Caught LIGO gravitational waves from mergers of black holes of different masses

Physicists of the international collaboration LIGO and VIRGO for the first time were able to register the burst of gravitational waves that occurred during the merger of black holes in asymmetrical binary system. They had masses of 29.7 and 8.4 mass of the Sun. The results allowed to impose constraints on models of formation of such systems, and to once again prove the predictions of the General theory of relativity. Preprint published on the website arXiv.org.

Gravitational waves represent wave oscillations of the geometry of space-time, the existence of which was predicted by the General theory of relativity. Since the announcement of the first registration of gravitational waves in 2016, the laser interferometers LIGO and VIRGO conducted two Supervisory campaigns O1 and O2, which led to the first detection of gravitational burst from the merger of neutron stars and neutron star and black hole, as well as to increase the number of observed mergers of black holes. Third observation period began April 1, 2019, after the next upgrade of the detectors, which allowed to significantly increase their sensitivity.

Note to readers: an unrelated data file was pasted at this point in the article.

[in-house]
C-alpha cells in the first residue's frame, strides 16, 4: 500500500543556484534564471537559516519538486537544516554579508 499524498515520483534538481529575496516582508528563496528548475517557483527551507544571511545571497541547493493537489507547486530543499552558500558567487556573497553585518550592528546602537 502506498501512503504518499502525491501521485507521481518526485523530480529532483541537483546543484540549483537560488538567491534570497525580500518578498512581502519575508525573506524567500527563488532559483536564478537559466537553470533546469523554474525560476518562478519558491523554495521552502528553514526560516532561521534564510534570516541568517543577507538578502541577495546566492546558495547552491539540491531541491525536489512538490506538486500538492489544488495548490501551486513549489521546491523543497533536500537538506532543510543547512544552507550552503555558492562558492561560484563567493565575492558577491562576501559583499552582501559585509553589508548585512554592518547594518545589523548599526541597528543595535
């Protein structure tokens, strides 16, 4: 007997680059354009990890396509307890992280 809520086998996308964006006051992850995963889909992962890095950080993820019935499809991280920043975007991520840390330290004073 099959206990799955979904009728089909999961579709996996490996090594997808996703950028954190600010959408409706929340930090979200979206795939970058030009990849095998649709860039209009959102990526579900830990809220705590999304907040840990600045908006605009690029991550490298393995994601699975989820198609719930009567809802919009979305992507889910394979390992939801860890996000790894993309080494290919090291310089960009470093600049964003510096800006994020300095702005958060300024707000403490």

Graviton surge, the designation GW170608, was registered April 12, 2019 at 05:30 GMT Observatory, the Advanced Virgo and the two LIGO observatories Advanced. The time difference of the registration allowed to estimate the source location of the signal on the celestial sphere within 156 square degrees, the probability of false positives is less than one event in 105 years. Notification of registration of the burst was sent to various observatories to search for possible sources of electromagnetic radiation in this region of the sky associated with the surge.

Analysis of data showed that first time scientists were able to detect gravitational waves from asymmetric binary system of black holes that have masses of 29.7 and 8.4 mass of the Sun. Up to this point were recorded of merging black holes with equal masses. The signal went to Earth from 1.9 to 2.9 billion years.

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